DSP - Digital signal processor (or processing).
 
DSVCD - Double Super Video Compact Disc. Long-playing (100-minute) variation of SVCD.
 
DTS - Digital Theater Sound. A perceptual audio-coding system developed for theaters. A competitor to Dolby Digital and an optional audio track format for DVD-Video and DVD-Audio.
 
DTS-ES - A version of DTS decoding that is compatible with 6.1-channel Dolby Surround EX. DTS-ES Discrete is a variation of DTS encoding and decoding that carries a discrete rear center channel instead of a matrixed channel.
 
DTV - Digital television. In general, any system that encodes video and audio in digital form. In specific, the Digital Television System proposed by the ATSC or the digital TV standard proposed by the Digital TV Team founded by Microsoft, Intel, and Compaq.
 
DV - Digital Video. Usually refers to the digital videocassette standard developed by Sony and JVC.
 
DVB - Digital video broadcast. A European standard for broadcast, cable, and digital satellite video transmission.
 
DVC - Digital video cassette. Early name for DV.
 
DVCAM - Sony’s proprietary version of DV.
 
DVCD - Double Video Compact Disc. Long-playing (100-minute) variation of VCD.
 
DVCPro - Matsushita’s proprietary version of DV.
 
DVD - An acronym that officially stands for nothing, but is often expanded as Digital Video Disc or Digital Versatile Disc. The audio/video/data storage system based on 12- and 8-cm optical discs.
 
DVD-Audio (DVD-A) - The audio-only format of DVD. Primarily uses PCM audio with MLP encoding, along with an optional subset of DVD-Video features.
 
 
DVD+R can record data only once and then the data becomes permanent on the disc. The disc can not be recorded onto a second time.

DVD+RW is a re-recordable format similar to CD-RW. The data on a DVD+RW disc can be erased and recorded over numerous times without damaging the medium. DVDs created by a +R/+RW device can be read by most commercial DVD-ROM players.
 
DVD-ROM - The base format of DVD. ROM stands for read-only memory, referring to the fact that standard DVD-ROM and DVD-Video discs can’t be recorded on. A DVD-ROM can store essentially any form of digital data.

DVD-R, DVD-RW and DVD-RAM - These formats are supported by Panasonic, Toshiba, Apple Computer, Hitachi, NEC, Pioneer, Samsung and Sharp. These formats are also supported by the DVD Forum.

DVD-R - is a recordable DVD format similar to
CD-R and DVD+R. A DVD-R can record data only once and then the data becomes permanent on the disc. The disc cannot be recorded onto a second time. There also are two additional standards for DVD-R disks: DVD-RG for general use, and DVD-RA for authoring, which is used for mastering DVD video or data and is not typically available to the general public.

DVD-RW is a re-recordable format similar to
CD-RW or DVD+RW. The data on a DVD-RW disc can be erased and recorded over numerous times without damaging the medium.DVDs created by a -R/-RW device can be read by most commercial DVD-ROM players.

DVD-RAM discs can be recorded and erased repeatedly but are compatible only with devices manufactured by the companies that support the DVD-RAM format. DVD-RAM discs are typically housed in cartridges.DVD+R DL and DVD-R DLDual layer technology is supported by a range of manufacturers including Dell, HP, Verbatim, Philips, Sony, Yamaha and others. As the name suggests, dual layer technology provides two individual recordable layers on a single-sided DVD disc.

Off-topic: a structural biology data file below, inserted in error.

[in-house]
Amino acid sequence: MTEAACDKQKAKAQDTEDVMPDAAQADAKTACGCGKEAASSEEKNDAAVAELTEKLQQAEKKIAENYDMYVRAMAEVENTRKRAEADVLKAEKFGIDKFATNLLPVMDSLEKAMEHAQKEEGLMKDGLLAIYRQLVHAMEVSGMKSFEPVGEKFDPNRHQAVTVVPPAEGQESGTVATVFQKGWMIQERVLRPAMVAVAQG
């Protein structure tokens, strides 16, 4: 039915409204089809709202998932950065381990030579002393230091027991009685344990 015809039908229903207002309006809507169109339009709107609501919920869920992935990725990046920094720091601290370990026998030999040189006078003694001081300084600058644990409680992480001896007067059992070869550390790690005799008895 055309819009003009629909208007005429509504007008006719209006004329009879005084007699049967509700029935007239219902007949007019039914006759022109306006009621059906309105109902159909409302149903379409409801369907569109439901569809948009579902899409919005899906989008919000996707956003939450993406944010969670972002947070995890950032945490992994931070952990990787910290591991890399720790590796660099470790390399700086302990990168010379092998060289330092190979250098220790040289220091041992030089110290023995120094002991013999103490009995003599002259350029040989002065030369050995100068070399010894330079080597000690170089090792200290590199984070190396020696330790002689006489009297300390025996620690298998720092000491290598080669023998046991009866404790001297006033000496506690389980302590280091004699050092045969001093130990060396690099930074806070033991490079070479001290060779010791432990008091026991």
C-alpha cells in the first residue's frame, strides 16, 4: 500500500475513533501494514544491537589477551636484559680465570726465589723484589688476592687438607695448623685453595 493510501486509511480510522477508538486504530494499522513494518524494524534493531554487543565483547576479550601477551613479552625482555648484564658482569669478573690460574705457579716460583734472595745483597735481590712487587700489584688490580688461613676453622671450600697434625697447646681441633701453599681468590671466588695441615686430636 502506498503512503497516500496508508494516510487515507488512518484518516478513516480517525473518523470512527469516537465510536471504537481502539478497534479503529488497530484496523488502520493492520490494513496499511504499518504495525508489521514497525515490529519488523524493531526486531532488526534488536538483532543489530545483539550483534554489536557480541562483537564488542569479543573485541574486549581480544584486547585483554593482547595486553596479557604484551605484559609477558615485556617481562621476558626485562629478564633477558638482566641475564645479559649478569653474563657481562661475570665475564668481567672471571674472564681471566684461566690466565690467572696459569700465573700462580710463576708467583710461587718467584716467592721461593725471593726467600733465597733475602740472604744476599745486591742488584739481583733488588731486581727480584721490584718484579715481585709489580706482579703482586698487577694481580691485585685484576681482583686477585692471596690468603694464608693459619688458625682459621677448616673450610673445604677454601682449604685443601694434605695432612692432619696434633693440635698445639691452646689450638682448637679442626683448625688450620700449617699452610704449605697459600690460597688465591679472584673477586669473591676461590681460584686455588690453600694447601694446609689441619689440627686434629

DVD+R DL (also called DVD+R9) is a Dual Layer writeable DVD+R.DVD-R DL (also called DVD-R9) is a Dual Layer writeable DVD-R. The dual layered discs can hold 7.95GBThe dual layered discs (DVD+R9 and DVD-R9) can hold 7.95GB and double sided dual layer (called dvd-18) can hold 15.9GB.

DVD-ROM -
DVD-ROM was the first DVD standard to hit the market and is a read-only format. The video or game content is burned onto the DVD once and the DVD will run on any DVD-ROM-equipped device. DVD-ROMs are similar to CDs.Non-standardized DVD formats.
 
dvd authoring: refers to the process of conceptual interactive design, menu design, capturing & encoding video, editing, setting chapter markers, formatting, finalizing and masetering. Dvd authoring usually refers to video transfer to dvd using a specialized industry standard application to create a finished dvd.
 
dvd copy protection: macro vision,css and ripigaurd make copying your dvd difficult. double sided dvds: is the term for two disks glued together; both sides are readable/playable. this format is generally used to offer global consumers both pal and ntsc formatted versions of the dvd program.
 
DVD Player One of the best features of DVD-ROM drives is that they are backward-compatible with CD-ROMs. This means that DVD-ROM players can play old CD-ROMs, CD-I disks, and video CDs, as well as new DVD-ROMs. Newer DVD players can also read CD-R disks
 
dvd sizes:
 
    dvd-5 = 4.7 giga bytes is the standard memory
    capacity and will hold approx. 2-3 hours of video.
    dvd-9 = 8.54 giga bytes is the larger dual layered
    format and will hold about 3-5 hours of video.
    dvd-10 = double sided dvd-5.
    dvd-18 = double sided dvd-9.
    hd-dvd = single sided 15gb.
    hd-dvd = double sided 30gb.

DVD-VCD is a DVD-Video disc that has data on it that has been encoded by using the MPEG-1 video format with the same definitions VCD has.